Officials in Bolivia say at least 28 people were killed in last week's fighting between government and opposition supporters, reported VOA News.
Interior Minister Alfredo Rada announced the near doubling of the death toll Sunday after more bodies were found following Thursday's clash in the northern province of Pando.
The crisis began when supporters of right-wing opposition governors fired shots at pro-government peasant farmers. The clash happened during a protest over proposed constitutional reforms by Bolivian President Evo Morales.
Mr. Morales has accused Pando's governor, Leopoldo Fernandez, of ordering a massacre. Fernandez denies having anything to do with the violence.
The violence prompted Mr. Morales to declare martial law in Pando and send troops to take control of the airport in the provincial capital, Cobija.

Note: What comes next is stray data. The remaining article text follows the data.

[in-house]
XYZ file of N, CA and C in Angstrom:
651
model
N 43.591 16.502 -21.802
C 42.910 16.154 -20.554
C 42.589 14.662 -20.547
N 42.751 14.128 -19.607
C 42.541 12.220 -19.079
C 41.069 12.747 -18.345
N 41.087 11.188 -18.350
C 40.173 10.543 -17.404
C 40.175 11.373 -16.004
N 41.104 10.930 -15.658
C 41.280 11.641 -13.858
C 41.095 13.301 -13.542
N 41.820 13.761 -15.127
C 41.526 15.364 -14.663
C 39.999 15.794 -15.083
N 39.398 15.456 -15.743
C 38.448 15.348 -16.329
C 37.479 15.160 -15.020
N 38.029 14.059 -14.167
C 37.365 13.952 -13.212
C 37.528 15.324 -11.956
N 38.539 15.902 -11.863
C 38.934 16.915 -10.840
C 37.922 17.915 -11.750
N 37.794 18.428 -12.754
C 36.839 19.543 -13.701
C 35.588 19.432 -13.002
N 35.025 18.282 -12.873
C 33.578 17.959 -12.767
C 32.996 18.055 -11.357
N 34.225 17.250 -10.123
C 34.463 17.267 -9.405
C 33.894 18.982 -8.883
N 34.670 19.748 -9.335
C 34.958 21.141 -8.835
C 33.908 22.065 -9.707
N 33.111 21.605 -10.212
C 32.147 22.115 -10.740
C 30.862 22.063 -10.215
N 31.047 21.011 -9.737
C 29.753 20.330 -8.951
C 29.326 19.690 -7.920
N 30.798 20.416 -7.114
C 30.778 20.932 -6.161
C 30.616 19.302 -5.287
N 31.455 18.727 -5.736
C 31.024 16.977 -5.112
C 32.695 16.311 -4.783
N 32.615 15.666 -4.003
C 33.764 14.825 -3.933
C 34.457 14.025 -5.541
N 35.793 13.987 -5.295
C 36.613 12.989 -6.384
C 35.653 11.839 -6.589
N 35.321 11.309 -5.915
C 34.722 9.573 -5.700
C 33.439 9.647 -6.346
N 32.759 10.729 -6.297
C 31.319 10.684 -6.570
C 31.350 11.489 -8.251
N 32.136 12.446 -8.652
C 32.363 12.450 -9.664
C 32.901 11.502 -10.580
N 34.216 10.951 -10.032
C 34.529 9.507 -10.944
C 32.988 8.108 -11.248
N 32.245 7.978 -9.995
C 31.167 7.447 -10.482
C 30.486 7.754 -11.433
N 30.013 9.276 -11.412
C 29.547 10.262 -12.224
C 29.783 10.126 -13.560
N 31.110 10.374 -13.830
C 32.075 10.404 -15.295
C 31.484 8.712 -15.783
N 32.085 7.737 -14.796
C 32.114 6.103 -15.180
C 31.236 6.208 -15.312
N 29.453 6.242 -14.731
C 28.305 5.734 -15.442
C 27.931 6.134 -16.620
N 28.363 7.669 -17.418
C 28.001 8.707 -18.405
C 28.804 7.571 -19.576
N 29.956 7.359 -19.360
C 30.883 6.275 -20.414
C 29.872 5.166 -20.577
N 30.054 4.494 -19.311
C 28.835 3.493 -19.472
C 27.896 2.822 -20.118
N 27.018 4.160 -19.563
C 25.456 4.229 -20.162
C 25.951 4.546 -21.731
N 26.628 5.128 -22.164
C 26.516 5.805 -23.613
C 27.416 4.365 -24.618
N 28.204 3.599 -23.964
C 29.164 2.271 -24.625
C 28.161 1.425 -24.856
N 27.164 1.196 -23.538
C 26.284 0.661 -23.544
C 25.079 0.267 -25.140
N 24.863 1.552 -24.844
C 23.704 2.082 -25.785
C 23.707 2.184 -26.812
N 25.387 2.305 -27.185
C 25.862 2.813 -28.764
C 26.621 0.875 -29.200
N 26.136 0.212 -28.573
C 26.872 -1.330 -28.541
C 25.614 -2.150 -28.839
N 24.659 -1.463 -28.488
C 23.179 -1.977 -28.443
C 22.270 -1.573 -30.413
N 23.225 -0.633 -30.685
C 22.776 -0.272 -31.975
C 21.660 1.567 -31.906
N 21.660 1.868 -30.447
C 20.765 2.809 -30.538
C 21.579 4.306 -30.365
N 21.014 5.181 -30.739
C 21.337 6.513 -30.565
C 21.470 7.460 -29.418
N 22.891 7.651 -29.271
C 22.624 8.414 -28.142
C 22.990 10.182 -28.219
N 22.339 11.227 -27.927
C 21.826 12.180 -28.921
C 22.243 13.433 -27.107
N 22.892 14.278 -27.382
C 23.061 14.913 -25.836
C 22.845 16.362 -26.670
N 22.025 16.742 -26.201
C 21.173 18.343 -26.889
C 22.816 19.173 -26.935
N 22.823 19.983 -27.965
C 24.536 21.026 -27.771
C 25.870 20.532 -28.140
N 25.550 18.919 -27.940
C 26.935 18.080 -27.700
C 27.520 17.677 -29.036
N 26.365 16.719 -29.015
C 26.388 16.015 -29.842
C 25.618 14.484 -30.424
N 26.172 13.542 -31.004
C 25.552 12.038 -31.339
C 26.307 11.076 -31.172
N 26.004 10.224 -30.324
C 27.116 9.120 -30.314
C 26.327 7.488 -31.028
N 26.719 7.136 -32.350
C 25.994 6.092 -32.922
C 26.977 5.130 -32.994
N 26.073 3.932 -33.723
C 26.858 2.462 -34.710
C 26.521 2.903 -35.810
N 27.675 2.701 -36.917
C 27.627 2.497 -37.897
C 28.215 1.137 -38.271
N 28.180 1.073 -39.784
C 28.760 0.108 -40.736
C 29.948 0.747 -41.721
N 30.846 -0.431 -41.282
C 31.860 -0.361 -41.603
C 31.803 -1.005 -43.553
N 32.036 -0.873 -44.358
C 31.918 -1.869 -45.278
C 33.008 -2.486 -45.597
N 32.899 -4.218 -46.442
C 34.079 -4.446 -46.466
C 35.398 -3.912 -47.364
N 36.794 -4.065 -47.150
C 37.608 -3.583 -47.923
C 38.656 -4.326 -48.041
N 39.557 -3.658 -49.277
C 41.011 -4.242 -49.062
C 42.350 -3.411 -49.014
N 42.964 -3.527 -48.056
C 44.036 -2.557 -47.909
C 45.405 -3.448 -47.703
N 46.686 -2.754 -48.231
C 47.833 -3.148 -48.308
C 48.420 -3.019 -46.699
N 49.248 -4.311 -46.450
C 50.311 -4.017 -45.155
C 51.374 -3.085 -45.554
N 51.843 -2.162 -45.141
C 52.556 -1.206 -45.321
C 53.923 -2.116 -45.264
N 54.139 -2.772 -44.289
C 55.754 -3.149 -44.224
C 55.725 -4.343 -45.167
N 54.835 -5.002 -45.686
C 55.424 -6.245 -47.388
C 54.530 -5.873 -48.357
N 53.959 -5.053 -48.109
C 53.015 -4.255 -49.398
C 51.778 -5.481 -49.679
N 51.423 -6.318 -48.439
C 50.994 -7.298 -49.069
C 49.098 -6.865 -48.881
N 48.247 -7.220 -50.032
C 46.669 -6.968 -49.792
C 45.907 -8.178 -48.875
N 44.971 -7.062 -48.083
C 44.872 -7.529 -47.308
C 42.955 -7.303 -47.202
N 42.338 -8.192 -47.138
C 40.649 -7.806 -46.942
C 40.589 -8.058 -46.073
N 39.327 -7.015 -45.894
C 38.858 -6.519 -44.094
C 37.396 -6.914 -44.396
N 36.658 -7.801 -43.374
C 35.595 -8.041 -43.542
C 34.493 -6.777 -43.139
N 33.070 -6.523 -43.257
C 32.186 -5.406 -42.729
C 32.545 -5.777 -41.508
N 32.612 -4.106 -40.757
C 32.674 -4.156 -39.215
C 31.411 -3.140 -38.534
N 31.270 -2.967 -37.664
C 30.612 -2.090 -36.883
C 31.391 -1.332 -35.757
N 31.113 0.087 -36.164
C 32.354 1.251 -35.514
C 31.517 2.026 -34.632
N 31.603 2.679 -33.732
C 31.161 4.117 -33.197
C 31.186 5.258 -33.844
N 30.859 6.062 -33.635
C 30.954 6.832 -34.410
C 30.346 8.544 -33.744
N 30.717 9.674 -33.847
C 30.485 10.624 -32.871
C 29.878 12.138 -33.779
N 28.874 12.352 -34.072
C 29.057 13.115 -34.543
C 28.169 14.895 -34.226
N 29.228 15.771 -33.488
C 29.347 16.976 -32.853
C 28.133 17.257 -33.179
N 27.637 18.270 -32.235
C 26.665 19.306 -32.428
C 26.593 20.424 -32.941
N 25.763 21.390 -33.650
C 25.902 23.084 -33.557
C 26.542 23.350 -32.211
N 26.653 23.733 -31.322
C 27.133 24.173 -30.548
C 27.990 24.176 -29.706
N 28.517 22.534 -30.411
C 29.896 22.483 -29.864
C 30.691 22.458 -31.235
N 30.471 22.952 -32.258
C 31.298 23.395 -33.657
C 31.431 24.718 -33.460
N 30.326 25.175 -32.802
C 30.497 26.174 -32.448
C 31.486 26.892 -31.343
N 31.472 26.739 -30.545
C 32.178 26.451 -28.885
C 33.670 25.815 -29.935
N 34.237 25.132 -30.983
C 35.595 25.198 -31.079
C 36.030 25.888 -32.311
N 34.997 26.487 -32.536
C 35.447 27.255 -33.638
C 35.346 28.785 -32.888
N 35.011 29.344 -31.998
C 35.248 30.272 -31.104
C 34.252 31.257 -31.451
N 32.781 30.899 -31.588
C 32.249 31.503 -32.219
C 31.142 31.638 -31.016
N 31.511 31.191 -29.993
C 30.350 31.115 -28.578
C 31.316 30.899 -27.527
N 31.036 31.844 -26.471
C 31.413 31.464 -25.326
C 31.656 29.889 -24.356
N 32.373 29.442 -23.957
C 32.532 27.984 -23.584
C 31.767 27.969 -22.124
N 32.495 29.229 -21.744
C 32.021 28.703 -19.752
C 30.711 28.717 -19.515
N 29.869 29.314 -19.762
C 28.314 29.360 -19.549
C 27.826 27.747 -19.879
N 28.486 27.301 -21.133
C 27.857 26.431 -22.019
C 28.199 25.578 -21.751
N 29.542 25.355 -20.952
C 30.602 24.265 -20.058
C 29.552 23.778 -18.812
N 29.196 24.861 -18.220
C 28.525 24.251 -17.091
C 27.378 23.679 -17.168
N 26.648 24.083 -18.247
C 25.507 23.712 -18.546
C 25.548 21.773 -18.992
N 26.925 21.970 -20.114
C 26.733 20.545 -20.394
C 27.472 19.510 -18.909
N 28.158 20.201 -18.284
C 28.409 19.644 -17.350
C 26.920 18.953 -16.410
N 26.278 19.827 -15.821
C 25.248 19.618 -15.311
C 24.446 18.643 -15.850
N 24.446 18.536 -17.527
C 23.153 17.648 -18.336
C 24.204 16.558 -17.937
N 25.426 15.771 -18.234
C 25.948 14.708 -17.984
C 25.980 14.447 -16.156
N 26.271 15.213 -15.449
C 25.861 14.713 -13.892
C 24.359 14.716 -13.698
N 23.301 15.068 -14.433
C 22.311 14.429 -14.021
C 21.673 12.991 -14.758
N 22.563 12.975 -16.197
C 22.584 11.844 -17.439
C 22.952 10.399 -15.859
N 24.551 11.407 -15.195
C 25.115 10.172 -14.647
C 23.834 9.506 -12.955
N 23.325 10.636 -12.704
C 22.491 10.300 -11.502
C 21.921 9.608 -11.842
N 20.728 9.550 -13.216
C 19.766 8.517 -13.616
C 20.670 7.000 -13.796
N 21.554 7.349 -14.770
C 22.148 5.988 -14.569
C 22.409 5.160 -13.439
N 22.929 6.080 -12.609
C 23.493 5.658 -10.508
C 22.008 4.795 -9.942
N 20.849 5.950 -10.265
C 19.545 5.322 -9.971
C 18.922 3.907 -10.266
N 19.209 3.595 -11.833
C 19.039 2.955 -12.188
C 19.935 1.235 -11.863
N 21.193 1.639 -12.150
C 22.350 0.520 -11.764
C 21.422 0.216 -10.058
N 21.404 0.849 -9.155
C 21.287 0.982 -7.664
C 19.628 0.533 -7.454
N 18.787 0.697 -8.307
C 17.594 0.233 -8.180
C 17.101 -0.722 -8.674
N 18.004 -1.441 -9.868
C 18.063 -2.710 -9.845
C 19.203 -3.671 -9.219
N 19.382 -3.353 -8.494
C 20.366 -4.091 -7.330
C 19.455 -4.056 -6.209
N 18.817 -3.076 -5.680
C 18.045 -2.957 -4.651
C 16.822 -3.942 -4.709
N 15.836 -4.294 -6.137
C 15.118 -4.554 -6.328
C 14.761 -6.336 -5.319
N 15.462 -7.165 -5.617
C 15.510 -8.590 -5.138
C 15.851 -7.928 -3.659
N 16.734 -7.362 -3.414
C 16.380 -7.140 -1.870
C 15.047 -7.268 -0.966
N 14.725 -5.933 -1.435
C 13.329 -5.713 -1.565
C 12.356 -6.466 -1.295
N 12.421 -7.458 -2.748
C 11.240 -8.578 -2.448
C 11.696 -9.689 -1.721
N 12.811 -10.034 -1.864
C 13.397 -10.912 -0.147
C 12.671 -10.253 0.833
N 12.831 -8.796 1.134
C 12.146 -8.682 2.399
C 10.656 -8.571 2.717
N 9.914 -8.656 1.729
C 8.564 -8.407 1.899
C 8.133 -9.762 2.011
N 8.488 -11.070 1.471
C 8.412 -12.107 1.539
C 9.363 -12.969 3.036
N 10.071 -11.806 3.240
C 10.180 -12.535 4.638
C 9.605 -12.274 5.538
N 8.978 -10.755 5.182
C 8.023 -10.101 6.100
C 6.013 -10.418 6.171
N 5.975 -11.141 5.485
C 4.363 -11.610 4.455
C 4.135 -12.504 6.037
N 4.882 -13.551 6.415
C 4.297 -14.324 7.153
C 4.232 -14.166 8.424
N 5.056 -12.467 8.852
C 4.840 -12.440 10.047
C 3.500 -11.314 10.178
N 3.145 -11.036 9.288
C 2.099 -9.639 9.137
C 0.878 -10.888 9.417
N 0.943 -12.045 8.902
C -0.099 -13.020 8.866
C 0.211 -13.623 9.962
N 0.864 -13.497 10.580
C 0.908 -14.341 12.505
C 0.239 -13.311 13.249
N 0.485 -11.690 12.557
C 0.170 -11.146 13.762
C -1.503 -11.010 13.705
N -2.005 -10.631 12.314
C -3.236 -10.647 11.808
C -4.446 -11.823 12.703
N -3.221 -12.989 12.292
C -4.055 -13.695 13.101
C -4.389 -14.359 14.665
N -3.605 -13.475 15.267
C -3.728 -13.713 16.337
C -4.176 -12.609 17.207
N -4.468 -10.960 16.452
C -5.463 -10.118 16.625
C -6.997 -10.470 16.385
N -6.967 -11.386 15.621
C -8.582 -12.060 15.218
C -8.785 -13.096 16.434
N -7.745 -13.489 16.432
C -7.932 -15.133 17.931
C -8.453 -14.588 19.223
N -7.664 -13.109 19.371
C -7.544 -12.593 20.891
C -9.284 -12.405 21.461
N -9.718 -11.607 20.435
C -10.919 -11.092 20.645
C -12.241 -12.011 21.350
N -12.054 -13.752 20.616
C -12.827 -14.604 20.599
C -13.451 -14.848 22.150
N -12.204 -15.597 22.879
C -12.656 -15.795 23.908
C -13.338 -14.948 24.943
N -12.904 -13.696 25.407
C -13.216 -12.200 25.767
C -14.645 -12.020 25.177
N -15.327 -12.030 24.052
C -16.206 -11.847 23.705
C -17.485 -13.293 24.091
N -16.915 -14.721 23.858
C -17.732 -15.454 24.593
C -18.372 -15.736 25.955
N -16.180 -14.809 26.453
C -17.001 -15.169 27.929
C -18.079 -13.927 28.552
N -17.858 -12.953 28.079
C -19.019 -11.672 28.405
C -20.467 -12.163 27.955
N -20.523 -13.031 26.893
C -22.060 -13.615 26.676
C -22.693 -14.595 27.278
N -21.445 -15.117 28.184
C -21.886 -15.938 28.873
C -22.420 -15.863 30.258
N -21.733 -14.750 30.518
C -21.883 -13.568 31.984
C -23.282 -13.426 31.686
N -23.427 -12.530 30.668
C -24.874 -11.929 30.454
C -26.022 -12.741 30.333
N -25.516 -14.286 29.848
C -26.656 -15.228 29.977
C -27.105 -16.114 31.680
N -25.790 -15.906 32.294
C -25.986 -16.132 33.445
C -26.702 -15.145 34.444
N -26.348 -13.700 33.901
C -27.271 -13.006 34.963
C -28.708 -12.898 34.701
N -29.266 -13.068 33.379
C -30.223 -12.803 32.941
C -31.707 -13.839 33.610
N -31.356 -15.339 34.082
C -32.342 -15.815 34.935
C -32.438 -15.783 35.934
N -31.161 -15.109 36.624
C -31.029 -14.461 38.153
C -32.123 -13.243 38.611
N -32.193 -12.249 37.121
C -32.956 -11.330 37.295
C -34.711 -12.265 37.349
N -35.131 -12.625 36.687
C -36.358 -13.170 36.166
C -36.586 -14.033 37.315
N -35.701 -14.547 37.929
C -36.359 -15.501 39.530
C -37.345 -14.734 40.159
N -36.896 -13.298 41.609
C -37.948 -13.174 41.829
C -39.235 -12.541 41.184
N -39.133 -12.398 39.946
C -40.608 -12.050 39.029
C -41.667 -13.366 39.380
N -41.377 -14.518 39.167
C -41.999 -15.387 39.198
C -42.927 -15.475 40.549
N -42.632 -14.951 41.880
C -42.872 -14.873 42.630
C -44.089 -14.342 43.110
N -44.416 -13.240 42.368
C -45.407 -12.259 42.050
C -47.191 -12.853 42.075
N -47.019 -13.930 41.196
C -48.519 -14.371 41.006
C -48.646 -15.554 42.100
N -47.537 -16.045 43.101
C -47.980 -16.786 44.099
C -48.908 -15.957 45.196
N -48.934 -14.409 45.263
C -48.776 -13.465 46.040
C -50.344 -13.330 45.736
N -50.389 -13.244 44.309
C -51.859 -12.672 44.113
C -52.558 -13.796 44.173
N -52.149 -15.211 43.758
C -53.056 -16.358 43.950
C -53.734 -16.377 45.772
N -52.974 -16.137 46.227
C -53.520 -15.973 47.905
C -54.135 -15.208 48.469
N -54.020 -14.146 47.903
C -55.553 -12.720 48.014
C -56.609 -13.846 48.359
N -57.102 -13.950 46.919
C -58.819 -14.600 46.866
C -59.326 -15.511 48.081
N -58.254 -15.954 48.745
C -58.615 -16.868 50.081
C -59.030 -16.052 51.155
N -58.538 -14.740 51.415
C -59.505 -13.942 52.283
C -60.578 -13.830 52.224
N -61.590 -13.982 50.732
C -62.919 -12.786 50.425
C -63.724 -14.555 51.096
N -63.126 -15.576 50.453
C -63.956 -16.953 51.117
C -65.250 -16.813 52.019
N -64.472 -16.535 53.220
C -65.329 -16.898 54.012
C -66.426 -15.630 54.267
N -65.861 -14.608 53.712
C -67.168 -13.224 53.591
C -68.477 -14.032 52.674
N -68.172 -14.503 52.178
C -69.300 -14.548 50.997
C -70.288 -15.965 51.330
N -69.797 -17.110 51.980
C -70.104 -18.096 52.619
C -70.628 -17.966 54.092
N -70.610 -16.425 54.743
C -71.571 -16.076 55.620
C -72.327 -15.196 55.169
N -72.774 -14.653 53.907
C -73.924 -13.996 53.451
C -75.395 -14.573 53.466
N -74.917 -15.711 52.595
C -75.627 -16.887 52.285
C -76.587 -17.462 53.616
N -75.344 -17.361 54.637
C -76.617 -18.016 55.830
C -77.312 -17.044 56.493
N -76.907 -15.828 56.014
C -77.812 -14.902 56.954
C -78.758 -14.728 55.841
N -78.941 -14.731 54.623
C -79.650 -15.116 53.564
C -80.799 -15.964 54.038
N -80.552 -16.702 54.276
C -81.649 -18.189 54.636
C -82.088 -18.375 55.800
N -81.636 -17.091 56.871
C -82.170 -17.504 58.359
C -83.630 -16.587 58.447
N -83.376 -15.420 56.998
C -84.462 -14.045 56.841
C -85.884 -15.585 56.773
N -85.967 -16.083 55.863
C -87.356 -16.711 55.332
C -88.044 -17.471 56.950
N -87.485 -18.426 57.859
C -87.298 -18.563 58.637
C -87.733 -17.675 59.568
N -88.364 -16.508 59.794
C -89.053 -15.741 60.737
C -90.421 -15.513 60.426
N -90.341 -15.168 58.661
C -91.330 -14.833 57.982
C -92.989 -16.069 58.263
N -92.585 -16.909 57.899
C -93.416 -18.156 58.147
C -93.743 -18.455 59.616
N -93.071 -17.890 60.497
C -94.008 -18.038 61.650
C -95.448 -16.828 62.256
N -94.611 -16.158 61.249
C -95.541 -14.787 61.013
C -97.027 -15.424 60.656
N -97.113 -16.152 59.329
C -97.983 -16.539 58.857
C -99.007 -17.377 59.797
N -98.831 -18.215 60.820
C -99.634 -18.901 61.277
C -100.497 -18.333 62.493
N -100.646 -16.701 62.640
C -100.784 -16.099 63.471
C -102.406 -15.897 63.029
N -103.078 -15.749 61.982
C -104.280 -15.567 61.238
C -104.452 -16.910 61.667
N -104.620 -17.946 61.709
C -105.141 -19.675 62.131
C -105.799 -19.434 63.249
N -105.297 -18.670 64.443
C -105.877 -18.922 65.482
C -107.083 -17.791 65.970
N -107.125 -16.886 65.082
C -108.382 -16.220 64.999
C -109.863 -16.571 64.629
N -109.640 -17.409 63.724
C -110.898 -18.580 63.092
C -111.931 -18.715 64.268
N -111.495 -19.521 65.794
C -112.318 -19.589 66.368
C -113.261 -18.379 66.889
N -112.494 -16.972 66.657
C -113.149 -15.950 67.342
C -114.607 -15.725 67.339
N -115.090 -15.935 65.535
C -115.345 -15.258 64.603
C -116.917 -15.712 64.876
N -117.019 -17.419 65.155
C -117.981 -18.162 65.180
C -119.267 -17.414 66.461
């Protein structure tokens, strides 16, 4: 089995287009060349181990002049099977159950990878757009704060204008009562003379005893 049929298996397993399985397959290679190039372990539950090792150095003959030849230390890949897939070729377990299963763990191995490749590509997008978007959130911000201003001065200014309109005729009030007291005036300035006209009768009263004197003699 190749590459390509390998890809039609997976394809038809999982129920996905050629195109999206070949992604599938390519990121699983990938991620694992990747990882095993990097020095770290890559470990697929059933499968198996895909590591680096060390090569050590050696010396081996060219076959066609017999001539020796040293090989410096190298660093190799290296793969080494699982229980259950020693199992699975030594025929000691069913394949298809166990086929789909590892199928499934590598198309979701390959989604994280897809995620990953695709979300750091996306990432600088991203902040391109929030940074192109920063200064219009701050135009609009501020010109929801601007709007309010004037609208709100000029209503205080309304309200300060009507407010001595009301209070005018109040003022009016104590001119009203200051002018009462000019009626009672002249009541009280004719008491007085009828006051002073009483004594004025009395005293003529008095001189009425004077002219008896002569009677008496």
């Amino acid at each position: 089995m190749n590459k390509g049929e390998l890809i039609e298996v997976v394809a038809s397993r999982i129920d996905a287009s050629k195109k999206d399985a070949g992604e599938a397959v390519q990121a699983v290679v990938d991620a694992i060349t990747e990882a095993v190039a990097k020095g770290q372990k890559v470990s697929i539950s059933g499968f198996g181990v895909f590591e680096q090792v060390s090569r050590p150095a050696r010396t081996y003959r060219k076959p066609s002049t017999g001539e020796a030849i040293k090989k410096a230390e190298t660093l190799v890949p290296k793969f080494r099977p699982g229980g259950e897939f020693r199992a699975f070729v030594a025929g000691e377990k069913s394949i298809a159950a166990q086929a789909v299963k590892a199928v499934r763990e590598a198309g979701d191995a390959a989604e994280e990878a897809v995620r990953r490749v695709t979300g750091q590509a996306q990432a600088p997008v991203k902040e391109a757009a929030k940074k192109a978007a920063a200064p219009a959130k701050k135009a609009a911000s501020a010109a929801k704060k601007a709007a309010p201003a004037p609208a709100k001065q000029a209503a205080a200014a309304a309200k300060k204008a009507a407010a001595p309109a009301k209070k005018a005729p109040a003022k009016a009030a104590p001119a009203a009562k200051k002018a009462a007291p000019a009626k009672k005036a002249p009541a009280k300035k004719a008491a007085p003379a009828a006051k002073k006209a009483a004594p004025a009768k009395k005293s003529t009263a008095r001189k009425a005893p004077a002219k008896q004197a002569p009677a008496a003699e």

Talks are being held between Bolivian authorities and regional leaders in an effort to quell the unrest.
Mr. Morales last week ordered U.S. Ambassador Philip Goldberg to leave the country, accusing the diplomat of instigating protests.
In La Paz Sunday, Goldberg told reporters the accusation is false and unjustified.
Chilean President Michelle Bachelet has called an emergency meeting of the 12-nation Union of South American Nations (Unasur) to resolve the crisis.
Ms. Bachelet said she organized the meeting, set for Monday, after talking with Mr. Morales. She said the group will work to bring the sides together and move toward stability and peace in the Andean nation.